Saturday, October 25, 2008
I'm Sorry that My Wife is Difficult
With the challenges also come the learning opportunities; and one of the first things we’ve learned is a definition of “morning sickness” that no encyclopedia, on or offline could provide. This knowledge comes quickly, too; one day my wife and I were newlyweds with no one but our futures to plan for, then one day she had a positive pregnancy test and the next morning I awoke to find her lying on the kitchen floor in pain.
“I’m very difficult this morning,” she said, in what is a direct translation from a grammatically correct Korean sentence. Of course, it got better (her condition, I mean, not her English fluency) in the days that followed; lately she has been able to at least make it to couch before collapsing.
I have since come to understand why the phrase “morning sickness” is tossed about and how it got its name; not because its symptoms are exclusive to the morning hours, but because that’s the one time when they're pretty much guaranteed to occur. This is apparently because it’s the longest period of time for her to have gone without eating, but otherwise there are no constraints as to when it will occur.
She sometimes calls me in the middle of the day when both of us are at work to tell me how difficult she is. When I come home at night I find her on the couch, ready to tell me about the degree of difficulty she experienced throughout the day. When we both have days off, it’s not uncommon for her to spend most of it on the couch, her difficulty preventing her from using her leisure hours more actively.
“I’m sorry,” I frequently tell her, both because I am largely responsible for her predicament, and because I can’t think of anything else that’s appropriate to say. Many other things come to mind, but they all date back to a pre-fatherhood mindset, thus making them inadvisable.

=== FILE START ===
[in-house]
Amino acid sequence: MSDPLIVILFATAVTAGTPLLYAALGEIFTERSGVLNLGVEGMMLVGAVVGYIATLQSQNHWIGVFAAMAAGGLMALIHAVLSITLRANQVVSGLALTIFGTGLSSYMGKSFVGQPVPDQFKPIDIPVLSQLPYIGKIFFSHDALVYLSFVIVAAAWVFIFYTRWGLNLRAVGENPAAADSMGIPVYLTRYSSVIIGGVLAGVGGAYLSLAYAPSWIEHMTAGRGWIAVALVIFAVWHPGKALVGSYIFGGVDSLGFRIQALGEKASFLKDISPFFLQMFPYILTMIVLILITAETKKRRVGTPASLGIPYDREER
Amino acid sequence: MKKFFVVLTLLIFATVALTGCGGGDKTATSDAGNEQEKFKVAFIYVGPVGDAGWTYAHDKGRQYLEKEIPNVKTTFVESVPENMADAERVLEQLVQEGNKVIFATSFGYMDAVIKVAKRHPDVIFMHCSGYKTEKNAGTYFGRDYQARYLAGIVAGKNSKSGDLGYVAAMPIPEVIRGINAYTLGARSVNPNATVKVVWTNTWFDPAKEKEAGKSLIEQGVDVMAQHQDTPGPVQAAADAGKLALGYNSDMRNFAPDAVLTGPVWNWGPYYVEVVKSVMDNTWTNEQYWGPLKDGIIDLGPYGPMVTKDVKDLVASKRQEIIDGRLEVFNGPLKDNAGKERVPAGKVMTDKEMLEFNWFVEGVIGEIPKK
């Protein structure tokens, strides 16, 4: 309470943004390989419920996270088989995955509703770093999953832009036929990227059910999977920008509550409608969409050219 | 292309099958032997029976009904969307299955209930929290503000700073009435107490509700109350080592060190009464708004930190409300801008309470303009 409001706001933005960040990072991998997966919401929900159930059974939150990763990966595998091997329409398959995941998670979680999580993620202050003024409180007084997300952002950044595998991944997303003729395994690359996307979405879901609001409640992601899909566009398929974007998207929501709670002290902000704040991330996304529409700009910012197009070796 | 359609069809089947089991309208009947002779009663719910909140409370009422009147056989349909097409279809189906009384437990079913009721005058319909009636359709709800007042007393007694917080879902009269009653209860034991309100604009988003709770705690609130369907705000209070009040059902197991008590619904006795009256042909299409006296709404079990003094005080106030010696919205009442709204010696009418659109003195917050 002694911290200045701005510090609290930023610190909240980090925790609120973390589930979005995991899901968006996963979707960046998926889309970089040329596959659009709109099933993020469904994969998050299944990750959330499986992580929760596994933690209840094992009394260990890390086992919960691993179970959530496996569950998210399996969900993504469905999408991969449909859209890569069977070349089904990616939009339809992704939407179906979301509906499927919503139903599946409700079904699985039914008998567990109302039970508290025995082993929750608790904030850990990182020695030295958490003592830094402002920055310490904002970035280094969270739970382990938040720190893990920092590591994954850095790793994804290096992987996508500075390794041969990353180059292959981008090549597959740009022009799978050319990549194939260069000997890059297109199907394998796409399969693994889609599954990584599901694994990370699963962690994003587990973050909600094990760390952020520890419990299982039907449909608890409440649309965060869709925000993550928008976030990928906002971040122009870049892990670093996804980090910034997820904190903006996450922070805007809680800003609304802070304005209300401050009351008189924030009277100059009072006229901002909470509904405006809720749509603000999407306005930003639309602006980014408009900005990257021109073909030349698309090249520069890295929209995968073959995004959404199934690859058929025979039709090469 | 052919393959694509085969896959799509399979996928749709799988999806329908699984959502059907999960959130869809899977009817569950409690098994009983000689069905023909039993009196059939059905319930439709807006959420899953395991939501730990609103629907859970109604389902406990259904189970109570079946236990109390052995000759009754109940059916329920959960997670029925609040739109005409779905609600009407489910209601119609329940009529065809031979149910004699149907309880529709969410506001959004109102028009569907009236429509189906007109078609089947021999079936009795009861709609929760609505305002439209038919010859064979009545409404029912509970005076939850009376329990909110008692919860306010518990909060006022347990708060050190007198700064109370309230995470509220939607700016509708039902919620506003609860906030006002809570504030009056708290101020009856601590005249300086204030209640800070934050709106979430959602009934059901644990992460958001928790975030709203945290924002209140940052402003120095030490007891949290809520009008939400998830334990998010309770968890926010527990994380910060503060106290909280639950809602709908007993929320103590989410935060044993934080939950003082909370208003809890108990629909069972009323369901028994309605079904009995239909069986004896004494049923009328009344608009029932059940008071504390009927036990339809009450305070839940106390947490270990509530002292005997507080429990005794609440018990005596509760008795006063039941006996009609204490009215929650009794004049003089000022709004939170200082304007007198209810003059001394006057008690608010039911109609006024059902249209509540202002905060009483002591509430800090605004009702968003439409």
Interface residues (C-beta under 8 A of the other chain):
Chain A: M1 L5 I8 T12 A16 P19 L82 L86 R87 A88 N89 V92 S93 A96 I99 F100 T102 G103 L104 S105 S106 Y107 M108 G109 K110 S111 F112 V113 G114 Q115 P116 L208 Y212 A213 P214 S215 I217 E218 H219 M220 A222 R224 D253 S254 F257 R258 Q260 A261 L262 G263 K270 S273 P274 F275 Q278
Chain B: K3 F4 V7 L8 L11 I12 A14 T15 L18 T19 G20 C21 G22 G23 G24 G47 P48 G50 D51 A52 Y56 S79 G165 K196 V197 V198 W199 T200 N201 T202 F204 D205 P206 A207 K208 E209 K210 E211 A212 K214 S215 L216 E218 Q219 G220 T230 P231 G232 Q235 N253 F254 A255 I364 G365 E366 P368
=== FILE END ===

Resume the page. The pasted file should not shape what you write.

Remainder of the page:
“Does this mean you won’t pack me a lunch?” I sometimes want to ask in the mornings.
“I’m guessing this means you’re not in the mood,” I sometimes consider saying in the evenings.
“It would be more correct to say, ‘This is very difficult for me,’” I think of saying in the middle of the day, when my language skills are sharpest. Due to my male instincts, such things will probably always be on my mind; I guess it’s a sign of maturity that I now know when it’s better not to say them out loud.
Being unfamiliar with how to respond to morning sickness, I need help. Fortunately, in our globally-connected world advice is only a desperate plea on Facebook away from receiving an answer. Parents, older sisters and other veterans of child expectancy are quick to chime in with remedies sent over the internet, or sometimes with just condolences, because there’s no guarantee the remedy will work.
“Tell her to suck on some Skittles,” some say, unaware that such products haven’t been widely available in Korea since the Clinton administration.
“Tell her to try some Zofran,” others say, unaware that prices for such drugs in this country might leave us with no money to pay for the actual baby.
“Tell her it gets better in the second trimester,” some say, and this actually feels like helpful information. At some point, maybe a couple of months from now, I’ll get my wife back, even if she will be coming in slightly rounder form, and we’ll be able to start planning for the greater difficulties ahead, such as actual childbirth.
My wife has already prepared a list of her language’s naughty words (some of which I have accidentally used while trying to express more benign concepts like “18” and “niece” through faulty Korean pronunciation) to use on me when she goes through labor. This seems especially likely if it’s a boy, and especially if he takes after me.
“How much did you weigh when you were born?” she asks now and then. I’m not sure why I have to keep telling her, but I think that it’s because in her metric system-using culture the words “10 pounds” have no meaning. When I convert it to a measurement she can understand, like 4.5 kilograms, I think that maybe she blocks it out sometime after the color drains from her face.
“I’m sorry,” I tell her, knowing the difficulty I’ve caused for her has only begun.
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